Is Our Information More Secure Since September 11th?

By: Marc Menninger

The morning of September 11th, 2001 started like any other for employees of the law firm Turner & Owen, located on the 21st floor of One Liberty Plaza directly across the street from the North World Trade Center Tower.  Then everyone heard a huge explosion and their building shook as if in an earthquake.  Debris rained from the sky.

Not knowing what was happening, they immediately left the building in an orderly fashion--thanks to systematic practice of evacuation drills--taking whatever files they could on the way out.  File cabinets and computer systems all had to be left behind.  In the disaster that ensued, One Liberty Plaza was wrecked and leaning with the top ten floors twisted--the offices of Turner & Owen were decimated. 

Although Turner & Owen IT staff made regular backup tapes of their computer systems, those tapes had been sent to a division of the company located in the South World Trade Center Tower and they were completely lost when the South Tower was destroyed.  Knowing they had to recover their case databases or likely go out of business, Frank Turner and Ed Owen risked their lives and crawled through the structurally-unstable One Liberty Plaza and retrieved two file servers with their most critical records.  With this information, the law firm of Owen & Turner was able to resume work less than two weeks later.

Many other companies were never able to recover the information lost in this disaster.

What Has Changed?

One might think that years after such a devastating loss of lives, property and information there would be dramatic differences and improvements in the way businesses strive to protect their employees, assets, and data.  However, changes have been more gradual than many had expected.  "Some organizations that should have received a wakeup call seemed to have ignored the message," says one information security professional who prefers to remain anonymous. 

A look at some of the trends that have been developing over the years since September 11th reveals signs of change for the better--although the need for more information security advancement is abundantly clear.

Federal Trends

The most noticeable changes in information security since September 11th, 2001 happened at the federal government level.  An assortment of Executive Orders, acts, strategies and new departments, divisions, and directorates has focused on protecting America’s infrastructure with a heavy emphasis on information protection.

Just one month after 9/11, President Bush signed Executive Order 13231 "Critical Infrastructure Protection in the Information Age" which established the President's Critical Infrastructure Protection Board (PCIPB).  In July 2002, President Bush released the National Strategy for Homeland Security that called for the creation of the Department of Homeland Security (DHS), which would lead initiatives to prevent, detect, and respond to attacks of chemical, biological, radiological, and nuclear (CBRN) weapons. The Homeland Security Act, signed into law in November 2002, made the DHS a reality.

In February 2003, Tom Ridge, Secretary of Homeland Security released two strategies: "The National Strategy to Secure Cyberspace," which was designed to "engage and empower Americans to secure the portions of cyberspace that they own, operate, control, or with which they interact" and the "The National Strategy for the Physical Protection of Critical Infrastructures and Key Assets" which "outlines the guiding principles that will underpin our efforts to secure the infrastructures and assets vital to our national security, governance, public health and safety, economy and public confidence".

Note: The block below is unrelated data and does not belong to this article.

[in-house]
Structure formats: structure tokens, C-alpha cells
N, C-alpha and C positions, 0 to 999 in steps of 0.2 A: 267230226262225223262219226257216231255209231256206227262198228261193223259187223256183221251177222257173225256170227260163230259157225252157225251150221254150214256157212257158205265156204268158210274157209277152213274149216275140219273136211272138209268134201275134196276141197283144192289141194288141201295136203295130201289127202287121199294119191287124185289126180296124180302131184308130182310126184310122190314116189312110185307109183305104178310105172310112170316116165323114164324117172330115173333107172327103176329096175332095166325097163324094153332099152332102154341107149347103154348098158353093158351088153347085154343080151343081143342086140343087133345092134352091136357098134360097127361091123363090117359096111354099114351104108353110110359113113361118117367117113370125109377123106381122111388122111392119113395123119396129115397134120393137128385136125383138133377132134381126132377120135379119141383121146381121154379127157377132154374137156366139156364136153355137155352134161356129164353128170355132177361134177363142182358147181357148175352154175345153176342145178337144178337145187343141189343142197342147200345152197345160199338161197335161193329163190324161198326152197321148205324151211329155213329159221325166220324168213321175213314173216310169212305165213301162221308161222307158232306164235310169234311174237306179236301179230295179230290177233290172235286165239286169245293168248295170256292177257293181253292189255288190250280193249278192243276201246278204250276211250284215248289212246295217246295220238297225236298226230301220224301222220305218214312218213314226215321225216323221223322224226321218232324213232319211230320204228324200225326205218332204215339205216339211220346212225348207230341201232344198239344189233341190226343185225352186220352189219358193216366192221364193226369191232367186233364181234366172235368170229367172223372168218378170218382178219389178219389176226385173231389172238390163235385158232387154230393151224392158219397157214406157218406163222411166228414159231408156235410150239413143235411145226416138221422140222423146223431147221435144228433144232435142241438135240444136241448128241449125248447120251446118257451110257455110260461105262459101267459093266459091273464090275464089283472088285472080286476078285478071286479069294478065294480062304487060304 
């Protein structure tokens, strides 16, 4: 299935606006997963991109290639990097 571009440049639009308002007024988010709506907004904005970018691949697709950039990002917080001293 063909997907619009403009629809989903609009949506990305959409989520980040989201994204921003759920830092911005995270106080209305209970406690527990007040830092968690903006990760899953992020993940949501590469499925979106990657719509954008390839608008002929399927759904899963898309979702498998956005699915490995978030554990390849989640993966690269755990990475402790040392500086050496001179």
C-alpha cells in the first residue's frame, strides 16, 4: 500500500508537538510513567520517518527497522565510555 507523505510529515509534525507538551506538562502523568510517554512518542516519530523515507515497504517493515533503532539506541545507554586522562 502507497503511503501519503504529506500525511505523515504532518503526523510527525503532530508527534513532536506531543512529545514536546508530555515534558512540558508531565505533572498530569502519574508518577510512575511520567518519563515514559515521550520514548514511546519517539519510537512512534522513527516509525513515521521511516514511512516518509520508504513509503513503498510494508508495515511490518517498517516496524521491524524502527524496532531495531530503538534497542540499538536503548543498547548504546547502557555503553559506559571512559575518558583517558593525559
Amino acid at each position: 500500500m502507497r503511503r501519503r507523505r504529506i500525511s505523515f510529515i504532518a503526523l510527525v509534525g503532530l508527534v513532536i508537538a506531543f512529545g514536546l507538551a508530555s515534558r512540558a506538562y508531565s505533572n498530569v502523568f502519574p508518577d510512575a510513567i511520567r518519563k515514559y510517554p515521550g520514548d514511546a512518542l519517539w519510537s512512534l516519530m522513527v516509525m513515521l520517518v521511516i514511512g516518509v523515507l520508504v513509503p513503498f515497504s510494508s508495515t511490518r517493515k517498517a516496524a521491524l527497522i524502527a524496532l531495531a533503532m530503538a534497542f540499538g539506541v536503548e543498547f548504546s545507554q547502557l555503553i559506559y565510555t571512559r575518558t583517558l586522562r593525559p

Additionally, under the Department of Homeland Security's Information Analysis and Infrastructure Protection (IAIP) Directorate, the Critical Infrastructure Assurance Office (CIAO), and the National Cyber Security Division (NCSD) were created.  One of the top priorities of the NCSD was to create a consolidated Cyber Security Tracking, Analysis and Response Center following through on a key recommendation of the National Strategy to Secure Cyberspace.

With all this activity in the federal government related to securing infrastructures including key information systems, one might think there would be a noticable impact on information security practices in the private sector.  But response to the National Strategy to Secure Cyberspace in particular has been tepid, with criticisms centering on its lack of regulations, incentives, funding and enforcement.  The sentiment among information security professionals seems to be that without strong information security laws and leadership at the federal level, practices to protect our nation's critical information, in the private sector at least, will not significantly change for the better.

Industry Trends

One trend that appears to be gaining ground in the private sector, though, is the increased emphasis on the need to share security-related information among other companies and organizations yet do it in an anonymous way.  To do this, an organization can participate in one of dozen or so industry-specific Information Sharing and Analysis Centers (ISACs).  ISACs gather alerts and perform analyses and notification of both physical and cyber threats, vulnerabilities, and warnings.  They alert public and private sectors of security information necessary to protect critical information technology infrastructures, businesses, and individuals.  ISAC members also have access to information and analysis relating to information provided by other members and obtained from other sources, such as US Government, law enforcement agencies, technology providers and security associations, such as CERT.